50 Women Every Christian Should Know by Michelle DeRusha: A Book Review
The fifty women profiled in this feat of meticulous research were definitely world changers. Covering over 900 years of Christian history, Michelle DeRusha has included the familiar names of recent history (Flannery O’Connor, Ruth Bell Graham); the less familiar names of previous centuries (Susanna Wesley, Lottie Moon); and then some obscure names from the distant past (Hildegard of Bingen, St. Birgitta of Sweden). She has drawn back the curtain on their background, the influences that shaped their decisions, and summarized their contribution with a winsome style that resists caricatures and stresses uniqueness.
Yes, Hildegard and Birgitta had some ideas and experiences that might not go over well with the ladies missionary fellowship. Yes, Katie bought some property without Martin’s approval; and, perhaps, Sojourner, Jarena, and Elizabeth could even be accused of having abandoned their families for the sake of their ministries. From start to finish, the book portrays real women, warts and all, who held to their convictions and did not abandon the church, even though many influential women of history (their peers) erroneously concluded “that religion was detrimental to the cause of women’s rights.”
It is significant, I think, that only the last dozen or so of the collection would have had running water and indoor plumbing. It is also significant that many of them inhabited periods of history or geographical locations in which literacy and education for women were frowned upon. Often, against the norms of society (Victorian England) or against strong religious beliefs (Hinduism), a concerned father would see to his daughter’s education, putting in her hands the tools of influence. Most of the women profiled in the book suffered hardship or grief that led them to either seek God for solace or to seek opportunities for service to others in order to rise above their despair.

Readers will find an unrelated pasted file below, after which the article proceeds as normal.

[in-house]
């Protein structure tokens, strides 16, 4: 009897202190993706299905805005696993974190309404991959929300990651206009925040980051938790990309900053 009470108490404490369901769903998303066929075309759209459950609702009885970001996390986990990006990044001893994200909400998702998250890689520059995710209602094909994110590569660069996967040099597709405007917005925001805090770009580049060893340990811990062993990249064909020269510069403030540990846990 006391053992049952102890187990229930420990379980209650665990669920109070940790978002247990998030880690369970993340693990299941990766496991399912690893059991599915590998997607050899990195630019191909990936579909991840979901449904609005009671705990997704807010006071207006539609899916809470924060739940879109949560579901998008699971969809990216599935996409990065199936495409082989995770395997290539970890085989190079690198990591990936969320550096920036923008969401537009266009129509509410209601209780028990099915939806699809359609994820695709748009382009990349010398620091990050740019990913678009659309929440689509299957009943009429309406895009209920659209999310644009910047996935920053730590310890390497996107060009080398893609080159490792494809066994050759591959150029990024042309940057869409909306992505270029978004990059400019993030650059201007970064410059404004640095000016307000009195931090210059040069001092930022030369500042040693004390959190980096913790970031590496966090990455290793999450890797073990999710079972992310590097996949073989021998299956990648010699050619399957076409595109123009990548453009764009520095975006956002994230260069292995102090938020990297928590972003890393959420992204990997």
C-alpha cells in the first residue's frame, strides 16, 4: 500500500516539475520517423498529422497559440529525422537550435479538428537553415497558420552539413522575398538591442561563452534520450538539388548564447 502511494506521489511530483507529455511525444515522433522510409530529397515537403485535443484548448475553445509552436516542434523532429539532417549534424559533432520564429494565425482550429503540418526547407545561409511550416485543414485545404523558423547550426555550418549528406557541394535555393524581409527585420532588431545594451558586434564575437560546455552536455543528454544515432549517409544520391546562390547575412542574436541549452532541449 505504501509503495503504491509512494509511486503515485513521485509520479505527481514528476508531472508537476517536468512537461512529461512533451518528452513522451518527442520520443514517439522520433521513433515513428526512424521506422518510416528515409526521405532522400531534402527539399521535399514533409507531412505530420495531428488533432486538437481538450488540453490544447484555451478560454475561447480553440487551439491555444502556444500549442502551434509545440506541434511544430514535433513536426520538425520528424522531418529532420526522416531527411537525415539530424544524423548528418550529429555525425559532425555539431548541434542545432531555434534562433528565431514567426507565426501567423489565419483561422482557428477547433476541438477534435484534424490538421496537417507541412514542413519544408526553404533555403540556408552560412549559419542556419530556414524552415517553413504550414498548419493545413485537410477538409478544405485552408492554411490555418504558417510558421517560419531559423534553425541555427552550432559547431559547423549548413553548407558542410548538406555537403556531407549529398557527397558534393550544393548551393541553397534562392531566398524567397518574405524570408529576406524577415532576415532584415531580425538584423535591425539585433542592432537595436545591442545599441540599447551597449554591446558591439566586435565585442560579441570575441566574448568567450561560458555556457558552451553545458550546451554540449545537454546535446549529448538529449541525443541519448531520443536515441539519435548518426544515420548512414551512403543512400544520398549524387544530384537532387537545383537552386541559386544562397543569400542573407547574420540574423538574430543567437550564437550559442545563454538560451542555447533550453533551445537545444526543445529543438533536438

I was especially fascinated by the chains of influence that became apparent as I worked my way through the book chronologically. For instance, Clara Swain’s medical work in India paved the way for Dr. Ida Scudder; prison reformer Elizabeth Fry influenced the work of Florence Nightingale. Links continue to be added to this chain as great role models of the 20th century such as Elisabeth Elliot and Helen Roseveare have revealed in their writings the influence of these 50 great women.
And now, the baton is in our hands. It is of paramount importance that 50 Women Every Christian Should Know should become part of the reading experience of our generation of women, of our daughters, and of our grand-daughters. Reading about women who died for their faith, who made significant sacrifices to know Him and to make Him known, who persevered through the apparent silence of God only to hear Him speak — this is inspiring to our own faith and vision as we strive to become “heroines of the faith” in our day.
I received this book free from Baker Publishing Group. The opinions I have expressed are my own, and I was not required to write a positive review. I am disclosing this in accordance with the Federal Trade Commission’s 16 CFR, Part 255 http://www.access.gpo.gov/nara/cfr/waisidx_03/16cfr255_03.html.